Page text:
REVIEW Igor Lukacevic
Greetings fellow pillars of the community. May your mid-year break be merry, and your impending uni marks be very… awesome. More importantly, let’s discuss Kanye West’s new album Yeezus.
It goes without saying that Kanye is a very divisive character, and even if you see him as an insufferable megalomaniac, it’s fair to say that he’s a pretty tight artist. When you consider the soup he swims in, with your Lil Weezy’s and Drake’s, Kanye’s productions are always well ahead of the curve. He never succumbs to the typical or the expected. The tracks on the record are certainly ambitious, with varying sounds and structures and a slew of interesting guest producers like Daft Punk, Rick Rubin, Evian Christ and Hudson Mohawke.
Despite its eclecticism, Yeezus comes together as a cohesive, flowing album. There is a pretty obvious Death Grips influence on the record, with the minimal bass distortions that characterize tracks like ‘On Sight’, ‘Black Skinhead’ and ‘New Slaves’ especially reminiscent of them. Either way, the production on this album is really strong. There are some really tense and almost euphoric moments on tracks like ‘I Am A God’ and ‘Hold My Liquor’, and most of the other tracks are solid additions to the record. ‘Guilt Trip’ and ‘Send It Up’ are the only wasted moments on here – tracks I’d readily skip the second they came on – but hey, they might just end up being your favourite tracks. Overall, the album is really enjoyable and will no doubt get rinsed several more times.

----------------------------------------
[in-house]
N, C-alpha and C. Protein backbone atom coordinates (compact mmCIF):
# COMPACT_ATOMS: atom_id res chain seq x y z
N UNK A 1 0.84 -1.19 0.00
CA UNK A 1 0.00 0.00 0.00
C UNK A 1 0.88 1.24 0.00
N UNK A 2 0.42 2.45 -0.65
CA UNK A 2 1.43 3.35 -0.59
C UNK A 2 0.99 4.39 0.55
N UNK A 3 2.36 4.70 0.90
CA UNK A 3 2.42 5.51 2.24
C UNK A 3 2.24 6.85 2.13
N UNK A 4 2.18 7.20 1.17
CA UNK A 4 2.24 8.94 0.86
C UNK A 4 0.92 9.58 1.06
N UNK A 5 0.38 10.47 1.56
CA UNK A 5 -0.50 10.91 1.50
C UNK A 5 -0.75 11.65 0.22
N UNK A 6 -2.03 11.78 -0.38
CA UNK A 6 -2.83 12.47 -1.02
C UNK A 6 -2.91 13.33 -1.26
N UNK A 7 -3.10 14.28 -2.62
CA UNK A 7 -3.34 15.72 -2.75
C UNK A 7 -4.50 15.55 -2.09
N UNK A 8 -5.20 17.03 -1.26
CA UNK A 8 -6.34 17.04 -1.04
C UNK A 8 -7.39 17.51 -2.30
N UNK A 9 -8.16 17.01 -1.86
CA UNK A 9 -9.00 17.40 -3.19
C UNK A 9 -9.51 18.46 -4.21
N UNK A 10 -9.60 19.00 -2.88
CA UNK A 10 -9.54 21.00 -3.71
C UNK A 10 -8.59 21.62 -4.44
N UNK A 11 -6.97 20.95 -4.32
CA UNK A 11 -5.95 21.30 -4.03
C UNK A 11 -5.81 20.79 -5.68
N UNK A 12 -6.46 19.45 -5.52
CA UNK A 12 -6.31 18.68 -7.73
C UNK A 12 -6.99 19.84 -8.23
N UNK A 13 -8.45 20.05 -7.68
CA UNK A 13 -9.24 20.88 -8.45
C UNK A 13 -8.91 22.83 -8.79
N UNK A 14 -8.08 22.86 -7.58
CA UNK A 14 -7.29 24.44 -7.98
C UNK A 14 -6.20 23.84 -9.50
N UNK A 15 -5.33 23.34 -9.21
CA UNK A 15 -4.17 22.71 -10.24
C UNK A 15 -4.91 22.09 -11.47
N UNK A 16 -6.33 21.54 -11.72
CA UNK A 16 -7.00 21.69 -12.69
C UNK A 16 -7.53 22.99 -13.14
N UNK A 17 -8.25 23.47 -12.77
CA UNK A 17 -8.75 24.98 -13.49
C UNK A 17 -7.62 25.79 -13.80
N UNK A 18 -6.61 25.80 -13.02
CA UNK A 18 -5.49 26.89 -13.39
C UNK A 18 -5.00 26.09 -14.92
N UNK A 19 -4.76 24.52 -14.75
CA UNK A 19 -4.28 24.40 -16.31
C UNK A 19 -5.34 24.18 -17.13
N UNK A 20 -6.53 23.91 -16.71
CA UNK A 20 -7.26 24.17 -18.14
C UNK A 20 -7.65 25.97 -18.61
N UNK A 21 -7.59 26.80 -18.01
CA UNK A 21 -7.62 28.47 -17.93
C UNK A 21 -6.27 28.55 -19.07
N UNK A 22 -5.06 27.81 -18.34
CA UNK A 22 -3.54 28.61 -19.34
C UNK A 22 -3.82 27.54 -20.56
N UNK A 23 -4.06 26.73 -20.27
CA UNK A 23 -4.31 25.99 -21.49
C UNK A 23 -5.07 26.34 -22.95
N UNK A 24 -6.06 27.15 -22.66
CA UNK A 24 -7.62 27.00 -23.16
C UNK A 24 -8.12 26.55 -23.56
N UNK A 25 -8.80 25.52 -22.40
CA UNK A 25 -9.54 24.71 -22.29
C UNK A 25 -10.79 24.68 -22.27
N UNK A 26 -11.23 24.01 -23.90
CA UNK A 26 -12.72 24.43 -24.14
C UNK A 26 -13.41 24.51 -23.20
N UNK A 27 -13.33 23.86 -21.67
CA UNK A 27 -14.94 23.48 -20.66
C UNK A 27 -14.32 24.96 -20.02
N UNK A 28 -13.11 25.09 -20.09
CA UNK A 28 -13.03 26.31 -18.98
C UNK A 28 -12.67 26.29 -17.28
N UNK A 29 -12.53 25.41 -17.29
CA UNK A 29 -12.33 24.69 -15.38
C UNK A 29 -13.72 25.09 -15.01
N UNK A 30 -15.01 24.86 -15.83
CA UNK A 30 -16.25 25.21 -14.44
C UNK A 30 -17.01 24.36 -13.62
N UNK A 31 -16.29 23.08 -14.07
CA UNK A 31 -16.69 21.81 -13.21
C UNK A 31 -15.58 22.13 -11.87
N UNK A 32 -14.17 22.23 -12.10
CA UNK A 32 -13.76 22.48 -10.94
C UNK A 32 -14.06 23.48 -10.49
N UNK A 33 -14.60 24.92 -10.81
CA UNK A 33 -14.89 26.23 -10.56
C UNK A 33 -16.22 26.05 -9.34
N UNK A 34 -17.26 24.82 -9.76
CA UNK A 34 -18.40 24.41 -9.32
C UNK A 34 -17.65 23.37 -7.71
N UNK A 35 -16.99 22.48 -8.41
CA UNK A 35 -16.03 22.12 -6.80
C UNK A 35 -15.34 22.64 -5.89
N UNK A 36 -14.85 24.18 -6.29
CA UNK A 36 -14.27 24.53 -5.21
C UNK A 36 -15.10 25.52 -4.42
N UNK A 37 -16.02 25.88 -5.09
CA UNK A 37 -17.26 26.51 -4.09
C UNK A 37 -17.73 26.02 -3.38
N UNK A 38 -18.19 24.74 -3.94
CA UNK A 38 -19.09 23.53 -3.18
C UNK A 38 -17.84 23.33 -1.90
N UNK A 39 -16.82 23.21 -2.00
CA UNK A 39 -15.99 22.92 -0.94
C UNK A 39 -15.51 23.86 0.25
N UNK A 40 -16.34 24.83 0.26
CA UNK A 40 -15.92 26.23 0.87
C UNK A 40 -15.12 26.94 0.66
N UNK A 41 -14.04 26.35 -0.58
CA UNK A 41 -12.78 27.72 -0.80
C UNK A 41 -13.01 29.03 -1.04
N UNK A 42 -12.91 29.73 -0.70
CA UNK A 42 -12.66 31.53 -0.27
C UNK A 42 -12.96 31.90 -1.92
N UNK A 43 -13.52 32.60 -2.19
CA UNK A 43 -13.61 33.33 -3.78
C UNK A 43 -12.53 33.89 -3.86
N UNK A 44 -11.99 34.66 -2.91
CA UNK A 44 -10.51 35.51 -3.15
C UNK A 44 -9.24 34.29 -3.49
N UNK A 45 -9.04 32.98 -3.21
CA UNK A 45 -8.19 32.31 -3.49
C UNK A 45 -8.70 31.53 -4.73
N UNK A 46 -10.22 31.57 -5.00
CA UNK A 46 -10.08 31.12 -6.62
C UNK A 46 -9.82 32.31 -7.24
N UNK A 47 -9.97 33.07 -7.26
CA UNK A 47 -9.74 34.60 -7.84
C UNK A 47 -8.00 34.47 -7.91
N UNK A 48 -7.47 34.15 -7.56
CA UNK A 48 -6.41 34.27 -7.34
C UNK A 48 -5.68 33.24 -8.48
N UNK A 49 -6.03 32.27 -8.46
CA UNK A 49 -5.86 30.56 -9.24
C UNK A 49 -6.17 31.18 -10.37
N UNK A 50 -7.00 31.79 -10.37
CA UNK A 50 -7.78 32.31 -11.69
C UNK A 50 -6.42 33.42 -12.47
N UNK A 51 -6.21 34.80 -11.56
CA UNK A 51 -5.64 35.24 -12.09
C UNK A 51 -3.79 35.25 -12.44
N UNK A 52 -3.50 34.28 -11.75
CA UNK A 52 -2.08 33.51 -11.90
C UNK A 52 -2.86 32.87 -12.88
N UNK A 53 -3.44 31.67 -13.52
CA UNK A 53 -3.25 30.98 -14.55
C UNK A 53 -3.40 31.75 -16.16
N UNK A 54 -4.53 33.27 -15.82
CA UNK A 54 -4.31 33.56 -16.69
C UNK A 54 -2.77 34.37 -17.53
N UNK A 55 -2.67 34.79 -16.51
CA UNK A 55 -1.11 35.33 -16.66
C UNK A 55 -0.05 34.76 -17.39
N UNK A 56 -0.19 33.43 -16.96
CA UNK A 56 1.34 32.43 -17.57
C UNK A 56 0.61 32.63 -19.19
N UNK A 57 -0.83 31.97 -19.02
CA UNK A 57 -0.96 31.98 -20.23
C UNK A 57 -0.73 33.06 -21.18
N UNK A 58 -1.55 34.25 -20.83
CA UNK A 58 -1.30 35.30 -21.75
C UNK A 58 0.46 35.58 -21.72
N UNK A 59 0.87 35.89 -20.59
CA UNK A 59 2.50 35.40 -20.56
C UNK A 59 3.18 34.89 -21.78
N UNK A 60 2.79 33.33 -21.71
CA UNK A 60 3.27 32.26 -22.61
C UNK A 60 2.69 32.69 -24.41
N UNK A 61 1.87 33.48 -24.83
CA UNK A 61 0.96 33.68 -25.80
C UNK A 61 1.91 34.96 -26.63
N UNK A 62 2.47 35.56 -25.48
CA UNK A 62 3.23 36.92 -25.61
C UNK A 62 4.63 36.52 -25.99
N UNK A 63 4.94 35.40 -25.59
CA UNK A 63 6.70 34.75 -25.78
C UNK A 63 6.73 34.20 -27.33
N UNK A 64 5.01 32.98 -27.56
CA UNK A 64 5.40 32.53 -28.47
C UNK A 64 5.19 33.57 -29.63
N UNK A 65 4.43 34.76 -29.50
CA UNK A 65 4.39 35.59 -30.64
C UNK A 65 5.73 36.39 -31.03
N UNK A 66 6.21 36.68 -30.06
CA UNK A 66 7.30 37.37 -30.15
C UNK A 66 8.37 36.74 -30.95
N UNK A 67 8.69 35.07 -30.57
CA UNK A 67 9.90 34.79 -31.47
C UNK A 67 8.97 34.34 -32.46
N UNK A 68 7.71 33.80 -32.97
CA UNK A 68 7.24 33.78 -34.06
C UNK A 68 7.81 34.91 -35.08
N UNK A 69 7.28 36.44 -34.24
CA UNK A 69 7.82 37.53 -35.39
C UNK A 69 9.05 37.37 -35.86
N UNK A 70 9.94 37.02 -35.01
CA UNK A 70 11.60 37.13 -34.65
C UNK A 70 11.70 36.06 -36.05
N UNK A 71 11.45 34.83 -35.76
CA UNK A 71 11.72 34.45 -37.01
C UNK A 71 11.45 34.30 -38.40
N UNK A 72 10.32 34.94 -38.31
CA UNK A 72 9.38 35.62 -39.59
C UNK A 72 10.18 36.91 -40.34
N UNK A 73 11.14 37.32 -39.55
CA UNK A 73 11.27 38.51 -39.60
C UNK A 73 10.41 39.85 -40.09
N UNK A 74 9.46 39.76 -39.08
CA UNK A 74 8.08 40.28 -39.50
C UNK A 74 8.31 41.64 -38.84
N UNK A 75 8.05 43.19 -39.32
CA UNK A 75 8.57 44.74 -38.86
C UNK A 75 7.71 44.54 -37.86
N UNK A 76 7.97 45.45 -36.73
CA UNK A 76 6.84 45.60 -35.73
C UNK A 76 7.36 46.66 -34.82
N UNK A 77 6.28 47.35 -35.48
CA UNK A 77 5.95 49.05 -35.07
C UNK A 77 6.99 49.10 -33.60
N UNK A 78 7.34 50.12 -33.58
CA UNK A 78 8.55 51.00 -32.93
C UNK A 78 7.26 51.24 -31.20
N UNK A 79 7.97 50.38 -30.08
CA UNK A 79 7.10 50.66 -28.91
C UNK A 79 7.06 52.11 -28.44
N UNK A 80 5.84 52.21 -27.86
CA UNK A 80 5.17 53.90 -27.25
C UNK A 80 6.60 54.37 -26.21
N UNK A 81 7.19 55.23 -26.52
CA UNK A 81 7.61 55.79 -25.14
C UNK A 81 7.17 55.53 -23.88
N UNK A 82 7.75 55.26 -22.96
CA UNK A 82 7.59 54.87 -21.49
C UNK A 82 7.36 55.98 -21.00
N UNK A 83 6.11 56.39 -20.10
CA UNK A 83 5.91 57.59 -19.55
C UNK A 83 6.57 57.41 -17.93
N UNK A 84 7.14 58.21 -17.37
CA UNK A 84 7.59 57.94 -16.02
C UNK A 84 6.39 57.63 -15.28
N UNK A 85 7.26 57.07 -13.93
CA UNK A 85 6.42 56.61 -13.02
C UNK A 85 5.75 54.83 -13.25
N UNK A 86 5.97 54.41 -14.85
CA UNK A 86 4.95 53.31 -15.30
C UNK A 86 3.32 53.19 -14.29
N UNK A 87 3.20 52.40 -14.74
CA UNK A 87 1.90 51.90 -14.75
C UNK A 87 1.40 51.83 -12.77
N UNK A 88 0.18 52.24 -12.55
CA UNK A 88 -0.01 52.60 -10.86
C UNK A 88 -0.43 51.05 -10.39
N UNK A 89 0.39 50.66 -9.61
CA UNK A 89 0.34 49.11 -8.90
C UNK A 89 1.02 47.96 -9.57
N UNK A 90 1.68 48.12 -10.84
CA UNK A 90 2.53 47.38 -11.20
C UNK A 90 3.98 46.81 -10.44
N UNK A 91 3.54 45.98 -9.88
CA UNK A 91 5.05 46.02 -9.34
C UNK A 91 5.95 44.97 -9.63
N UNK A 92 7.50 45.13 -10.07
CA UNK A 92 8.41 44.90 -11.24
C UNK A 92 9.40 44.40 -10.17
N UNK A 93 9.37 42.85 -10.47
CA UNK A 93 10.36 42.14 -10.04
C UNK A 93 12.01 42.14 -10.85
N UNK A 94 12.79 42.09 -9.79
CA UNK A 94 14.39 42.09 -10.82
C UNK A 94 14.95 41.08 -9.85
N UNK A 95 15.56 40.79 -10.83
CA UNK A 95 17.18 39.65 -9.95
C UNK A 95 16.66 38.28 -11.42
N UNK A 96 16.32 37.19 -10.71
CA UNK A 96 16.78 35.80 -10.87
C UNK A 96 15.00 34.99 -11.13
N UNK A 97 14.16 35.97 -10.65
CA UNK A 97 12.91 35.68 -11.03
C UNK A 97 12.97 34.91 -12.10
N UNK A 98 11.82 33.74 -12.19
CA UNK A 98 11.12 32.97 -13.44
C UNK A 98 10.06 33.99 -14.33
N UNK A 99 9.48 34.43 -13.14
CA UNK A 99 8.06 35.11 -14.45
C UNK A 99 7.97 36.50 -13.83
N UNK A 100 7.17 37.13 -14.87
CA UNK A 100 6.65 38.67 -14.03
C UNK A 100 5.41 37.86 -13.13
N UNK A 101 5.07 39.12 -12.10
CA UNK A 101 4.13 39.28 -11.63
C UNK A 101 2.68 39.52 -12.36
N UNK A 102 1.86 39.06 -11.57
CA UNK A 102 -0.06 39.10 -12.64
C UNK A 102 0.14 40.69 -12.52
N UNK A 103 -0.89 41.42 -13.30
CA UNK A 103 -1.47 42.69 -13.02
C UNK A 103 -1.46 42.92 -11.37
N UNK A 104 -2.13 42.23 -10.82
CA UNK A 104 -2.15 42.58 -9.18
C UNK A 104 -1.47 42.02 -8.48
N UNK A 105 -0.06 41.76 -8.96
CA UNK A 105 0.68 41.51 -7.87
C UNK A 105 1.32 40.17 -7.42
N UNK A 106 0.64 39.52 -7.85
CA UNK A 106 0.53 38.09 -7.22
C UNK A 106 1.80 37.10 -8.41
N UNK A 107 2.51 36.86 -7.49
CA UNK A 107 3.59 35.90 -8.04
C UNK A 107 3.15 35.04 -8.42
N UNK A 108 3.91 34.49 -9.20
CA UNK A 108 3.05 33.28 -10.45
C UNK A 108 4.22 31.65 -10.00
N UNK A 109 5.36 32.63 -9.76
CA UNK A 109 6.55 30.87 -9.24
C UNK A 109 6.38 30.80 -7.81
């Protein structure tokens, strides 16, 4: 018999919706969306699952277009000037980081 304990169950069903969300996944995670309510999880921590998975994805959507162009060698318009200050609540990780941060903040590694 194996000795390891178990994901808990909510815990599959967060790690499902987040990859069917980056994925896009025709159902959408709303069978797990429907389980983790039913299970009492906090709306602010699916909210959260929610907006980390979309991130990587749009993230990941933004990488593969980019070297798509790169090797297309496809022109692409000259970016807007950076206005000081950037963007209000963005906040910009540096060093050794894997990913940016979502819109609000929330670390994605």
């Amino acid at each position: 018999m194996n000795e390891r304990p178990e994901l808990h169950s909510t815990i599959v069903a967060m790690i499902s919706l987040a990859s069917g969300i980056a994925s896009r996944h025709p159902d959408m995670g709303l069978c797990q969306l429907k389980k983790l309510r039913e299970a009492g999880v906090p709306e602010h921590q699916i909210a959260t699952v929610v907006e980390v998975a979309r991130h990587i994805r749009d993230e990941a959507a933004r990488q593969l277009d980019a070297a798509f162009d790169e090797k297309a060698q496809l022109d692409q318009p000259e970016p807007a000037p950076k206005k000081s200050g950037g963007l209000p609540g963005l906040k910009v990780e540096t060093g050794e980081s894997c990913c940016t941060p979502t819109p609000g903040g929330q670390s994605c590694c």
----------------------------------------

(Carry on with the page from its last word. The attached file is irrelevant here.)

On the flip side, there is something about Yeezus that purists will probably take issue with: the lyrics. Kanye can throw down some mean lines, and has done so quite consistently in the past. However, they’re often pretty average on this album. And while the lyrics may be off-putting because of the unrestrained narcissism and standard Yeezy egoism, they’re just generally quite sloppy and rushed. When you look back at his last two solo albums 808’s & Heartbreak and My Beautiful Dark Twisted Fantasy, there are some really memorable verses and lines that will continue to resonate through time. Yeezus doesn’t have that. But lyrics aren’t everything. The productions and vocals can be enjoyed for what they are.
The real issue I find with the album is the pseudo-revolutionary bullshit surrounding it. The whole “minimal” marketing strategy Kanye has adopted is really just a thinly-veiled attempt at portraying some sort of anti-established, anti -“man” persona. When you’re signed to a major record label, and make multi-million dollar deals with Nike and other corporations, and then decide to pretend like you don’t give a fuck for all the fame and money by having “NOT FOR SALE” flashing behind you when performing on SNL, then you’re being disingenuous. It’s not hard to read between the lines and see it for what it is. And while I think it’s bullshit, I’m not personally invested enough to really care for Kanye’s sneaky agenda. I’m also not jaded enough (…YET) to not be able to be objective with the music itself, and neither should all twelve of you Grapeshot readers, because there’s a lot of great music to be heard on Yeezus. Real talk.
Rating: 3.8 out of 5